ISLAMABAD - The Civil Aviation Authority (CAA) has put all the airports across the country on high alert after Thursday's attack on Minhas Base and has summoned an important meeting of the airports managers (APMs) of a dozen airports facing security threats to discuss security arrangements.

The authority has marked 12 airports as sensitive with the five major international airports each in Karachi, Lahore, Islamabad, Quetta and Peshawar categorised as high risk areas where the CAA said it is taking steps to ensure foolproof security in coordination with the Airport Security Force (ASF). The APMs of all the twelve airports have been summoned by the Principal Director Airport services (PDAPS) Khalid Gardezi to meet at the CAA headquarters in Karachi.

The meeting's exact date is to be decided after Eid holidays. It is scheduled in the first week of September, to be chaired by the Director General CAA Captain Nadeem Khan Yousufzai who arrives in Pakistan from Saudi Arabia today (Saturday) after performing Umrah.

The airports marked as sensitive include Quaid-e-Azam International Airport Karachi, Allama Iqbal International Airport Lahore, Benazir Bhutto International Airport Islamabad, Quetta International Airport, Peshawar International Airport and Faisalabad, Mohenjodaro, Gilgit, Dalbadin, Turbet, Pasni and Zhob airports.

Talking to The Nation, Khalid Gardezi, the Principal Director said, the authority holds monthly meetings of the APM's Coordination Committee and quarterly meetings of all the APMs to review security measures at the airports while the upcoming meeting is summoned  after the terrorists attacked Pakistan Air Force's Minhas Base in Kamra.

He confirmed that CAA had put all the airports on high alert saying that DG CAA who was in Jeddah when Minhas Base attack took place, had ordered to do so. "We are always on high alert as per our standby arrangements but whenever some untoward incident takes place, we have to adopt extraordinary security measures indeed," he said.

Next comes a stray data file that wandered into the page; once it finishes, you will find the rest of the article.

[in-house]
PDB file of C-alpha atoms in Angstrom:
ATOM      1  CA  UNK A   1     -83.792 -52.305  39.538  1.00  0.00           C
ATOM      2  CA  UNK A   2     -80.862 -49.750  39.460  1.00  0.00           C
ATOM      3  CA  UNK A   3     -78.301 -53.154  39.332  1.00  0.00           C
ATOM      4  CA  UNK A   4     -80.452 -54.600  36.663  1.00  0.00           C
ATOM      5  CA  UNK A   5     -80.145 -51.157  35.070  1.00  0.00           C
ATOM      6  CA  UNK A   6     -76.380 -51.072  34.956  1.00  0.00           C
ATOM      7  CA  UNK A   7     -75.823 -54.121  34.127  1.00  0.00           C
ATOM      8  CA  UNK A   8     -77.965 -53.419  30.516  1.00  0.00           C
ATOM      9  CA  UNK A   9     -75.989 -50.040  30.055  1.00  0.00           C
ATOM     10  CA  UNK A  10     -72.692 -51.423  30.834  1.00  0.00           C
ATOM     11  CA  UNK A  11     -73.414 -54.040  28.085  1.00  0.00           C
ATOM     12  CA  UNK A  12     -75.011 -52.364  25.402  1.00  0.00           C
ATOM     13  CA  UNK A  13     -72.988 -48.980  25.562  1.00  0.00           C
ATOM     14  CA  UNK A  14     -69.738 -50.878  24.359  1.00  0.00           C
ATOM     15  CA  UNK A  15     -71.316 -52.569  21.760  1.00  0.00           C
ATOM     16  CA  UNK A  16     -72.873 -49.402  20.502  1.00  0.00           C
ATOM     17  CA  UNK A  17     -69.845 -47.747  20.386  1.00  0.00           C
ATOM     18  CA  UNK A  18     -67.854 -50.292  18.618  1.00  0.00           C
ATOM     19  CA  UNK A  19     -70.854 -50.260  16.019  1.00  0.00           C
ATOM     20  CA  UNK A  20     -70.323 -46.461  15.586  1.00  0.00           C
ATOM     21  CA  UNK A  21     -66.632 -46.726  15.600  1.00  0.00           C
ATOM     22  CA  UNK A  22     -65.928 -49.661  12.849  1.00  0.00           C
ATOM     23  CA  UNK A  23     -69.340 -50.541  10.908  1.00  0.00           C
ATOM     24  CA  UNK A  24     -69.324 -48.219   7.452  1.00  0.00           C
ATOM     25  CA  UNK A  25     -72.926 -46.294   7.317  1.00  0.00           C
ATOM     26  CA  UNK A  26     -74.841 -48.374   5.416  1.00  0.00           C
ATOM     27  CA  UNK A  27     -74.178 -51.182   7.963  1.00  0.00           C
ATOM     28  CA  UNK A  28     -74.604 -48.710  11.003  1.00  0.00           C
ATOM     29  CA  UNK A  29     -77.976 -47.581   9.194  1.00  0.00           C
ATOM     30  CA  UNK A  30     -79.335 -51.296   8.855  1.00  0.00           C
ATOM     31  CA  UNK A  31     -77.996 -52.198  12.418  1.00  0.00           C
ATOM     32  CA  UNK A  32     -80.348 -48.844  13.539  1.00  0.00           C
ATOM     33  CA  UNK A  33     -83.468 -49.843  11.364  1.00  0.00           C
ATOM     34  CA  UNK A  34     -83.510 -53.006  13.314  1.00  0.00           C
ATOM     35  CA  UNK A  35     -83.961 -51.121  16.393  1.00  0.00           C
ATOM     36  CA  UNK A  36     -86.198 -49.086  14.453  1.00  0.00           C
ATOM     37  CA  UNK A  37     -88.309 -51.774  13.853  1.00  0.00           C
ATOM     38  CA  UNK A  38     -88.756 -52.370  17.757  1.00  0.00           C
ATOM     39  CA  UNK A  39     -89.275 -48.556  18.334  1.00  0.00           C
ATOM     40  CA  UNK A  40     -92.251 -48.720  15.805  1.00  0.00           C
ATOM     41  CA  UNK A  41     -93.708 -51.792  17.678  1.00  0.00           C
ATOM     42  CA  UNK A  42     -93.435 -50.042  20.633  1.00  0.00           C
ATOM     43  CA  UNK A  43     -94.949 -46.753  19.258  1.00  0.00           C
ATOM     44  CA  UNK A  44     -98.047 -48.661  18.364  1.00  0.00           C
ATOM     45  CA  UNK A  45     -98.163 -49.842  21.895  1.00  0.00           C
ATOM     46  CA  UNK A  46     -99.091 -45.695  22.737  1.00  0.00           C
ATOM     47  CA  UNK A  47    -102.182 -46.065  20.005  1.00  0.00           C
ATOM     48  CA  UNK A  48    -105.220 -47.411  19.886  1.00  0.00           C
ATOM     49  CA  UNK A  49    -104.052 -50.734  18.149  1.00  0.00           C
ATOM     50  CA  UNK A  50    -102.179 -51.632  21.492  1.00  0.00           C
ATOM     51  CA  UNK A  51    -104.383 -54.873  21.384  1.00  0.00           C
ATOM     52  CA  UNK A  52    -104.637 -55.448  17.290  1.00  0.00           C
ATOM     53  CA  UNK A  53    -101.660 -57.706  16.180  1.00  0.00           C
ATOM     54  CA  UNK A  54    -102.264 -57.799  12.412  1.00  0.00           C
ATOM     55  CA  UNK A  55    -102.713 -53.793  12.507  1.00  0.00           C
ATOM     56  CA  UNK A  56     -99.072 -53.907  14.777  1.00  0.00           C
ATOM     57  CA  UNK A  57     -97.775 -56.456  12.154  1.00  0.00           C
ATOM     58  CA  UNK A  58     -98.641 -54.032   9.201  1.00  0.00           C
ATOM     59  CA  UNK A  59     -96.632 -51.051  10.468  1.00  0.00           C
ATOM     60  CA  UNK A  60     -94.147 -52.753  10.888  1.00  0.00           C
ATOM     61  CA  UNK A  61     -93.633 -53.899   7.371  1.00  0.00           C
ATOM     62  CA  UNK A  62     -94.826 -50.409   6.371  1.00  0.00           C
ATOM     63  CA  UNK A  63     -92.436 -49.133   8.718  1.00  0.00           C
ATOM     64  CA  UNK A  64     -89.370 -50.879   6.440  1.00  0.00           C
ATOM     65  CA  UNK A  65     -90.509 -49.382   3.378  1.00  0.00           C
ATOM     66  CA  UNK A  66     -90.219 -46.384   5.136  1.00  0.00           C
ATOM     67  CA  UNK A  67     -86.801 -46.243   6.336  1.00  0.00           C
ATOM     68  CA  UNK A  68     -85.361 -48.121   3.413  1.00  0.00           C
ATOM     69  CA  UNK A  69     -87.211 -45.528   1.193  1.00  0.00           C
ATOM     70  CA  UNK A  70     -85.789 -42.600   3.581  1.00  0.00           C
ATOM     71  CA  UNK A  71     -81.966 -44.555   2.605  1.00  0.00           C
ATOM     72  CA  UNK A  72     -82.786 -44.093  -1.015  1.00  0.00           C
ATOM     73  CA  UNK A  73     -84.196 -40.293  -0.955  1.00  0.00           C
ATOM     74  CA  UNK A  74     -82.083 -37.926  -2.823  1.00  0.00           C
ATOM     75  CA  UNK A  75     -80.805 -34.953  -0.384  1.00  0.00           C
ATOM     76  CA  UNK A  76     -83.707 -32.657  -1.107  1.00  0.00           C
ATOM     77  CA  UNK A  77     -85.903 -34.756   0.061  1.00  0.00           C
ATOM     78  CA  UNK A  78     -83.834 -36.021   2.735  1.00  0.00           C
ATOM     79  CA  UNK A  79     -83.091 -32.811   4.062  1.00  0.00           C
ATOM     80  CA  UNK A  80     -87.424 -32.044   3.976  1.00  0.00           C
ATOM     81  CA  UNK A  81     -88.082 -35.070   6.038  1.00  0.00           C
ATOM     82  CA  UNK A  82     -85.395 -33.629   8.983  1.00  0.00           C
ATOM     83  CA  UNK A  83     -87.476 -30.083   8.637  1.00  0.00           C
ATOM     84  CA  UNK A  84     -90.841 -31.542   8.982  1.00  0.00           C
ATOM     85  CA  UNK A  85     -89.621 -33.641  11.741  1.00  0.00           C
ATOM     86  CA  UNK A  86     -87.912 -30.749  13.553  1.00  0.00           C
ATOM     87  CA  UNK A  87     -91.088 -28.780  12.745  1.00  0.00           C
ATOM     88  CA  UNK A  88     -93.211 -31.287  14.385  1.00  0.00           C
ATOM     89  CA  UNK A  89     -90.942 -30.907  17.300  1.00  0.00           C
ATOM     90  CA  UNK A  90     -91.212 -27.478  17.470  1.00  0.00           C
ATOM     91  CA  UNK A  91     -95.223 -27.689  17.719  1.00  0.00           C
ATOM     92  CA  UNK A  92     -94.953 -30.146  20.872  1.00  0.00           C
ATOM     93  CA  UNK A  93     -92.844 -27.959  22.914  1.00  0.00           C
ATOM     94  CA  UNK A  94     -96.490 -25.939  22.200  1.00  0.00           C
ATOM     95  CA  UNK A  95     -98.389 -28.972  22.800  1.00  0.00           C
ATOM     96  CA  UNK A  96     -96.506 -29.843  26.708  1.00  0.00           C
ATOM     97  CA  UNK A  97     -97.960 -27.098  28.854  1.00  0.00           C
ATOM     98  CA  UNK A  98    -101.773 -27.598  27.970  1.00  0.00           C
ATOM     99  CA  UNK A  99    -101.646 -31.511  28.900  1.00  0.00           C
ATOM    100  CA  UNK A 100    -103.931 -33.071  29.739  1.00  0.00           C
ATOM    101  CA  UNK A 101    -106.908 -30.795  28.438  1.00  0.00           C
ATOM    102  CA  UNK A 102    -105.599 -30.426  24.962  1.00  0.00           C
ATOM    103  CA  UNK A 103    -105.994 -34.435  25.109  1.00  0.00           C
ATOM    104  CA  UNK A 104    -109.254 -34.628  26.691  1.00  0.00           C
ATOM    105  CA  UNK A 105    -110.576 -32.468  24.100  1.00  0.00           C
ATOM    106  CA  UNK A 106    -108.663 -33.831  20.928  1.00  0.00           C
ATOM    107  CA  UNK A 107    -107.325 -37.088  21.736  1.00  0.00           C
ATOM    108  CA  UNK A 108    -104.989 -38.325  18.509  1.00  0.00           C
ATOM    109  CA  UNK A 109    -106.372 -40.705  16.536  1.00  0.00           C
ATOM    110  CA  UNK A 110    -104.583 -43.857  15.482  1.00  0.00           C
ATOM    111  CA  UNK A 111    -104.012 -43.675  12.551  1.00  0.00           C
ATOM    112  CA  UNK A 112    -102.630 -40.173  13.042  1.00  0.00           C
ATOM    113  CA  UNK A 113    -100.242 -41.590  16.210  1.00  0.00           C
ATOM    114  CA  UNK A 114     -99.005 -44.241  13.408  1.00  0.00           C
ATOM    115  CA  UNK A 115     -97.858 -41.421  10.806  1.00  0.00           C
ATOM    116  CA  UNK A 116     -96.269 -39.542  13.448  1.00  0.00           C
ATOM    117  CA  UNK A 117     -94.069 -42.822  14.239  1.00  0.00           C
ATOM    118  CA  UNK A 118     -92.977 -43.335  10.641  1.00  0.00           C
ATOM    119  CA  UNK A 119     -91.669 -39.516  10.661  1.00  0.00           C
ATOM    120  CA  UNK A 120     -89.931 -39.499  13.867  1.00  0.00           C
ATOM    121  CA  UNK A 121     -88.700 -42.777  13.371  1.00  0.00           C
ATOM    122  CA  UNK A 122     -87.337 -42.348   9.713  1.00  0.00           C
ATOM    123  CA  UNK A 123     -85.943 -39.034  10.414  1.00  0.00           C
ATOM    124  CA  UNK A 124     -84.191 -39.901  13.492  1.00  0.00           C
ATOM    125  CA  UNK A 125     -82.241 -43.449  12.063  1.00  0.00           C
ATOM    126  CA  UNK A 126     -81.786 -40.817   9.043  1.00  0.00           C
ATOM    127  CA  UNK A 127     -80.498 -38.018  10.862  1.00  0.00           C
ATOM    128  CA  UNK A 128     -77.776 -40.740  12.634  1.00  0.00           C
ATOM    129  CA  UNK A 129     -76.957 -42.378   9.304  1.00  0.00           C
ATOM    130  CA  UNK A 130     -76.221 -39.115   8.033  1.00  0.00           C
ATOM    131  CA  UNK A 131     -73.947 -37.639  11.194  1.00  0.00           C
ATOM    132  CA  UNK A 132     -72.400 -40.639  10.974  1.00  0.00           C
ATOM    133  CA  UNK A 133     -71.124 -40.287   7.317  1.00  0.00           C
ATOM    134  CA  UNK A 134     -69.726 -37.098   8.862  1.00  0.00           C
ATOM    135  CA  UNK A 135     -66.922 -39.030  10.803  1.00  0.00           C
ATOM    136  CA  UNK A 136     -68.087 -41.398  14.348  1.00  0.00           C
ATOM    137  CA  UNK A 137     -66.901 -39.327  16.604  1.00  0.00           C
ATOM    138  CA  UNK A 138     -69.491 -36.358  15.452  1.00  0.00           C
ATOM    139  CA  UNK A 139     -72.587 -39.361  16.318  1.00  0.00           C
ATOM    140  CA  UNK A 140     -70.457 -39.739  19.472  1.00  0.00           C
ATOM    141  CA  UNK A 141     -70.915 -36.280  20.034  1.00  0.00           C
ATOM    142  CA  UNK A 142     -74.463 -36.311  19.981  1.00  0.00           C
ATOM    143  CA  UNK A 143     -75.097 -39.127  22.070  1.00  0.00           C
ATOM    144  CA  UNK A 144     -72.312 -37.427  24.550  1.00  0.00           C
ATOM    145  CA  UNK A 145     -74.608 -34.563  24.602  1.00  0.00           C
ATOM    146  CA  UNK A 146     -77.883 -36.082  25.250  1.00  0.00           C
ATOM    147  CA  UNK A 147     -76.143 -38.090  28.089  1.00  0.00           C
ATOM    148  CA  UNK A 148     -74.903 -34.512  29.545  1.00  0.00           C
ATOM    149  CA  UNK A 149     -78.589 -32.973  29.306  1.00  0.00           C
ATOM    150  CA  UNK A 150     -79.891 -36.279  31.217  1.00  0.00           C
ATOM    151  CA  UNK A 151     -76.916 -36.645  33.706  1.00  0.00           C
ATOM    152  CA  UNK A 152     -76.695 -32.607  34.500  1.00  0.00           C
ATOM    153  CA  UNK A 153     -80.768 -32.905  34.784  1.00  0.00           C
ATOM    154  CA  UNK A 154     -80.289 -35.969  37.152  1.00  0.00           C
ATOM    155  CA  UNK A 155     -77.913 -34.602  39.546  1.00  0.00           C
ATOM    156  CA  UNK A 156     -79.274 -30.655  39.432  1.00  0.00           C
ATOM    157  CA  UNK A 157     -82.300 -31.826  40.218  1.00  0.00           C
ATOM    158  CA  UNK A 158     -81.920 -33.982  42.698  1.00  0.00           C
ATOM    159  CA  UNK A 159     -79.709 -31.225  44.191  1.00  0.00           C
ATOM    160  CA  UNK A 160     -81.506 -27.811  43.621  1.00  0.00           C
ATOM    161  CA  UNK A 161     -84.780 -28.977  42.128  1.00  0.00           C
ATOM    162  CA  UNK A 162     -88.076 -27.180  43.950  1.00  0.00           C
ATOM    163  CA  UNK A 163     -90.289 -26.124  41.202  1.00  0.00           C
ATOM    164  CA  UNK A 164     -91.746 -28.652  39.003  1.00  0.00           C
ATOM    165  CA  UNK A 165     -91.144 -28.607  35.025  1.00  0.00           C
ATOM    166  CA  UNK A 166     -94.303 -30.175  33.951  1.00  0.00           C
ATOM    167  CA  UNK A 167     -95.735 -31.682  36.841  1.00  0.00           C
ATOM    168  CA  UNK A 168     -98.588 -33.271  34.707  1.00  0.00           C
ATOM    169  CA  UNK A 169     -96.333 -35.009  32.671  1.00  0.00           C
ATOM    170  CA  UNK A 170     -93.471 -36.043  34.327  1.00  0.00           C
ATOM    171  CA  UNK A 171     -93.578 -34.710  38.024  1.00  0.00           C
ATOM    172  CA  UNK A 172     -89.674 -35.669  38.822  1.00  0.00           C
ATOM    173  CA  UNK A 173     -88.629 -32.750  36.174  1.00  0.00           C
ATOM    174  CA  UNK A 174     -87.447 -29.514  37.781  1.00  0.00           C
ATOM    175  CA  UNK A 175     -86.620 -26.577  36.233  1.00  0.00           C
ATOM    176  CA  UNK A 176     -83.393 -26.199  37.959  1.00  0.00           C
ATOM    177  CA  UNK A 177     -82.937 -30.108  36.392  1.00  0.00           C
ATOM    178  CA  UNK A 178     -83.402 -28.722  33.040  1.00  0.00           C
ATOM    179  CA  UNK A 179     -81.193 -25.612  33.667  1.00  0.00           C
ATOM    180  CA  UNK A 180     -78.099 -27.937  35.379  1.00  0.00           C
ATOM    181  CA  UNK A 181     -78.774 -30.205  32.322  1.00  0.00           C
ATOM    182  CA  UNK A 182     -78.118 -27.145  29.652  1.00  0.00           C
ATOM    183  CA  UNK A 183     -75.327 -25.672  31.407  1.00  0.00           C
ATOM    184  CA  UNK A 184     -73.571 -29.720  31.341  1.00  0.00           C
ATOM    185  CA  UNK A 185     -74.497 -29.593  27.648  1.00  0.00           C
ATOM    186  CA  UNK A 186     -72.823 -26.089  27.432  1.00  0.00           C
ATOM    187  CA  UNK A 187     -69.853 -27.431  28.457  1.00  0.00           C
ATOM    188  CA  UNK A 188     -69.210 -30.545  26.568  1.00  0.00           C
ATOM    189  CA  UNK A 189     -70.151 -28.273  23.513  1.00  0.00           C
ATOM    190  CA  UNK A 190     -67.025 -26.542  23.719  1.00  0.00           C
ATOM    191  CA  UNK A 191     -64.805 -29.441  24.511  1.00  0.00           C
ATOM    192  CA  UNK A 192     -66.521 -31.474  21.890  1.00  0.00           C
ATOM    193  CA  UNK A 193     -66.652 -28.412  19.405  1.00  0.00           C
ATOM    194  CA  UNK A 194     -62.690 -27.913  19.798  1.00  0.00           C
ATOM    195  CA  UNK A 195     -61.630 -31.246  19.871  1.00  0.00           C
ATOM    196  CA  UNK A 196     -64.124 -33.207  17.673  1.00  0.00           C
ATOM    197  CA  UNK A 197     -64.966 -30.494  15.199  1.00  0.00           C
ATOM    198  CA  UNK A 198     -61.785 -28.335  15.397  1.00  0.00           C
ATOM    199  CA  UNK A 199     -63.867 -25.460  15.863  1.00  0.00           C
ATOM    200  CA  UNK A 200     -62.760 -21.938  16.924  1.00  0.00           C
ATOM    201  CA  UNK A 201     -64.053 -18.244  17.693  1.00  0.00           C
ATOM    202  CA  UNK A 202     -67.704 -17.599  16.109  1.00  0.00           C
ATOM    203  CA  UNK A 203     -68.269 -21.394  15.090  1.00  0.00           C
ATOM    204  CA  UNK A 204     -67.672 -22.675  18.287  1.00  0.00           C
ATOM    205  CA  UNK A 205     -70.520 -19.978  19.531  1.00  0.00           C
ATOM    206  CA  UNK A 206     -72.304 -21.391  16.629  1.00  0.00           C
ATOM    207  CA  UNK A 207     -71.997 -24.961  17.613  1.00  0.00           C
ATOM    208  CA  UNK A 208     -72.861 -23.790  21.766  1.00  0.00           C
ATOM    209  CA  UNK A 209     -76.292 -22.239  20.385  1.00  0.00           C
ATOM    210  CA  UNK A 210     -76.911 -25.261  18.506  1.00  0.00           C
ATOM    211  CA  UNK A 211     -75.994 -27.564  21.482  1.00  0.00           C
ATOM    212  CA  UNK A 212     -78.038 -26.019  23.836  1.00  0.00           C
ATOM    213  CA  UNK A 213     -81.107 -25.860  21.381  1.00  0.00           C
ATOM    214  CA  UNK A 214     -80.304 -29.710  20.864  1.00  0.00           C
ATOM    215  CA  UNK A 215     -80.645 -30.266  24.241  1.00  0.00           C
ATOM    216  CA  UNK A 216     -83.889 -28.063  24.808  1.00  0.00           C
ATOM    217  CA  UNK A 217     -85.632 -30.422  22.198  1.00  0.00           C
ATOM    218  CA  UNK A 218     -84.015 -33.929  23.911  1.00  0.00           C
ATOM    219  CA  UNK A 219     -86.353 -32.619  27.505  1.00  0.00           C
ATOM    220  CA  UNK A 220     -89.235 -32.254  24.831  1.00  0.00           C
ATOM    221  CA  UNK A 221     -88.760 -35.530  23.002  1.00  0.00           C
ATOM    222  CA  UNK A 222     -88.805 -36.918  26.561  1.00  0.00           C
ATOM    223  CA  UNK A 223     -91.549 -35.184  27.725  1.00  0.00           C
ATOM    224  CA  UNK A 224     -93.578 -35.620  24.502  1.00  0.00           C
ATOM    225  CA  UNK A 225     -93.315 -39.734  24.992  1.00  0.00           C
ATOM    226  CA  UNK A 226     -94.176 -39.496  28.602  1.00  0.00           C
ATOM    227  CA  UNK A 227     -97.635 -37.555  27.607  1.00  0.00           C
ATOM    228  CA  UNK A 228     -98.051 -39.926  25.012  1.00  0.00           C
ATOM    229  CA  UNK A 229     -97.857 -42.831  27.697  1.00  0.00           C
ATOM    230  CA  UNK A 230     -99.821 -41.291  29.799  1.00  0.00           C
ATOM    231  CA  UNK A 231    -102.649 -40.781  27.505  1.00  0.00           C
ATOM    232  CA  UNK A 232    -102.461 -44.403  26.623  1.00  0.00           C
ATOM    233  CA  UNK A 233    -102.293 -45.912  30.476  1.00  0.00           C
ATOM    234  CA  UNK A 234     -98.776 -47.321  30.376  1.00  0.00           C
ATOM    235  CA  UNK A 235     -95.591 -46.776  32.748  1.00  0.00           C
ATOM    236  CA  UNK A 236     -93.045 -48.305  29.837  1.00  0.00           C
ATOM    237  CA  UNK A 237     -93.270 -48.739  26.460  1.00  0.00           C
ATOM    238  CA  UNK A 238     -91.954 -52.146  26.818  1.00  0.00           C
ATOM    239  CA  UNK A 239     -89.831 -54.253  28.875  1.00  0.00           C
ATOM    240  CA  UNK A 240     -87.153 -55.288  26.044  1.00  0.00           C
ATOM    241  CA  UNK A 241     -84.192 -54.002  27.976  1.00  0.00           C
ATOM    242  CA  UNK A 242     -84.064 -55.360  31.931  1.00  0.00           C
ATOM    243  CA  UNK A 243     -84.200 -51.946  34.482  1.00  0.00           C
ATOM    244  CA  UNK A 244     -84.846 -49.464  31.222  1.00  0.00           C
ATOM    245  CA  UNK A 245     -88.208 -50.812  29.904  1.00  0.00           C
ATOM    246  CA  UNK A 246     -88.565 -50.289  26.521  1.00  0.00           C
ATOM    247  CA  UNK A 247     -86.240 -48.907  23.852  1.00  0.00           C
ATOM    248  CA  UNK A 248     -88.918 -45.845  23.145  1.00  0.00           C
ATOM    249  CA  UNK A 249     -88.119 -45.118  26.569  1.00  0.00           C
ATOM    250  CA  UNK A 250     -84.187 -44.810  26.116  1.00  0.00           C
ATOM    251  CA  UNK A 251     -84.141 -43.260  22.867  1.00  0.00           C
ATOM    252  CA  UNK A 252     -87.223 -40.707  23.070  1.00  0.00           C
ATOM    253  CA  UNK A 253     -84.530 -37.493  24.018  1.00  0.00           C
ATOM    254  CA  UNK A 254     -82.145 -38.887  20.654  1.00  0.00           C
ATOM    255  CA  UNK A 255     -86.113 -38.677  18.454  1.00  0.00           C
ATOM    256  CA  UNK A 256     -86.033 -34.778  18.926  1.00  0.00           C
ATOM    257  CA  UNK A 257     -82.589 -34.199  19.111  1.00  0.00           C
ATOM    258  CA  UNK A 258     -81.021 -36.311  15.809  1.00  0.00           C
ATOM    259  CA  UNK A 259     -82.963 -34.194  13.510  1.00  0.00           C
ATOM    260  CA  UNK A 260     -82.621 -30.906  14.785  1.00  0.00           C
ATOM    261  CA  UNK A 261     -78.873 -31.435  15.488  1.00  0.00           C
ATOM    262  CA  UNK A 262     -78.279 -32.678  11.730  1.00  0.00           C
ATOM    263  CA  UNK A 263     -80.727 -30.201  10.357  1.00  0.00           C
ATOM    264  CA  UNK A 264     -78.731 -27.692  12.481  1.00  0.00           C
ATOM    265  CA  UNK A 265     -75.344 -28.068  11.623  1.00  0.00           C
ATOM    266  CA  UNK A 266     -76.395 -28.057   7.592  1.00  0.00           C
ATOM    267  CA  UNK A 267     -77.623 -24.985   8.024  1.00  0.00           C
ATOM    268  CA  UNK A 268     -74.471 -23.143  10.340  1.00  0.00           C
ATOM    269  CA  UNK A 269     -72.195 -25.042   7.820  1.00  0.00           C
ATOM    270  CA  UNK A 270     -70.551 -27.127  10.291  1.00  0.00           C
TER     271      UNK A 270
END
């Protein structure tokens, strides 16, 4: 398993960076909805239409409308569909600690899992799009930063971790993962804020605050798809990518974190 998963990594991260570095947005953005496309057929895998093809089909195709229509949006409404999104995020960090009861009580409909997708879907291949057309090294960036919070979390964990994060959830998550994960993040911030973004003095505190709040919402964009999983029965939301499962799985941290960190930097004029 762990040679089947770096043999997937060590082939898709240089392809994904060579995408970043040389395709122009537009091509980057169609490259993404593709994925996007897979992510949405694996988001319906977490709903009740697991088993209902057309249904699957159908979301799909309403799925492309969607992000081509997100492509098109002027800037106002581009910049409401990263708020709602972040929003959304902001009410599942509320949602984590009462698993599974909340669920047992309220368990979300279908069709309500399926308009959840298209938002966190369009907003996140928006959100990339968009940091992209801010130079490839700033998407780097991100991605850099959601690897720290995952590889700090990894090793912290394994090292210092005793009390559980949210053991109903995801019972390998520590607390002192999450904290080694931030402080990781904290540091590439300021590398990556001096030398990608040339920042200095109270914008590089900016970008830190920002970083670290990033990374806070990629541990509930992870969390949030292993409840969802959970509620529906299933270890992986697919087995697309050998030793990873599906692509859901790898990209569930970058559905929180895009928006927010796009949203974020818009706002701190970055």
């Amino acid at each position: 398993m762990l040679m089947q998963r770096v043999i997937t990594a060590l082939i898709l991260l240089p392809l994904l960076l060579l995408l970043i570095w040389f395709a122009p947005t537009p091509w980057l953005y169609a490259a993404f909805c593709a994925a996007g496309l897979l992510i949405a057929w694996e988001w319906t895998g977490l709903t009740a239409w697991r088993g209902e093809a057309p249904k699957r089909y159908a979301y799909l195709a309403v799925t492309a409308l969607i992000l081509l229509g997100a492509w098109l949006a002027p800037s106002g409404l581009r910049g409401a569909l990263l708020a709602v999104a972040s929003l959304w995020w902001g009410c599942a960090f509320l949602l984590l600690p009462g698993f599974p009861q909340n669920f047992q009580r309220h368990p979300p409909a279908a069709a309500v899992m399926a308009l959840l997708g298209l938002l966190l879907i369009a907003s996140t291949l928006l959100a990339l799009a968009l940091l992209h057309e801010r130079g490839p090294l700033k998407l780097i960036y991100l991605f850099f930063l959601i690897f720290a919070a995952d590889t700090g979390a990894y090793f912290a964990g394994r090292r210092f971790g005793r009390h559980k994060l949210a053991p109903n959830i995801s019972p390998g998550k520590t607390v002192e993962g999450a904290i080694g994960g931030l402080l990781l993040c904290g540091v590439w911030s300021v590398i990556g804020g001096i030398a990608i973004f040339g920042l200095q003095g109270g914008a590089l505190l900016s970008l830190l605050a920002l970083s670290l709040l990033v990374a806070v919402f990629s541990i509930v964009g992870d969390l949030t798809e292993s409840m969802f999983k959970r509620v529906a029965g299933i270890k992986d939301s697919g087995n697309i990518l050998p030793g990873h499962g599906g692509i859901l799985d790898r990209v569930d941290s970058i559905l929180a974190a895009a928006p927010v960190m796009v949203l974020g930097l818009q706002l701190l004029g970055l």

The director said, the security matters involving fire-fighting, airport vigilance, inspection and necessary provisions of security equipment as well as aircraft protection would be discussed in the APM's meeting and modalities would also be finalised for fencing the outer walls of the airports where required. (Major airports are already fenced).

"The CAA's fire-fighting system is considered as one of the best across the world. Our fire-fighting teams are capable of responding to any given situation  and we are working on further enhancing their capabilities and skills," Gardezi said.

According to the relevant information provided by him, the CAA recently acquired 43 fire-fighting trucks dispatched to all the airports. Of these trucks, four each are sent to the five major airports that follow the maximum fire-fighting category known as CAT nine. "The minimum number of required trucks at any major international airport falling in the CAT nine is of three trucks compared to four trucks each we provided to our airports in Karachi, Lahore Islamabad, Quetta and Peshawar as per our enhanced security arrangement," the principal director mentioned.

One of the major security challenges to the flying aircraft, he said, came from birds hitting the planes leading to air disasters. "This is a very serious issue.

We have deployed bird shooters at the front and mid areas of the runways at every airport but this is not a permanent issue. It's the responsibility of civic authorities and the government to introduce proper wastage dumping systems at the surrounding areas of the airports to keep the birds away. Our jurisdiction stays within the airport limits. Beyond that, the responsibility lies with the authorities concerned."

Sources in the CAA said, the security threat is persistent at 26 of the total 43 airports while the remaining 17 airports are operationally downscaled due to the thin number of passengers causing cut downs in flight operations. "Although, all the airports are put on high alert to deal with any unexpected situation, only 26 operations are operationally active presently. The remaining ones located in the remote districts are downscaled following extremely thin number of flights or no flights at all due to the absence of passengers. The security arrangements are quite manageable in the given scenario, " officials shared.

The CAA Spokesperson Pervaiz George said, the enhanced security arrangements would continue for the months to follow. "The high alert security measures are not only for the Eid days but for the months to follow as well," he told this newspaper.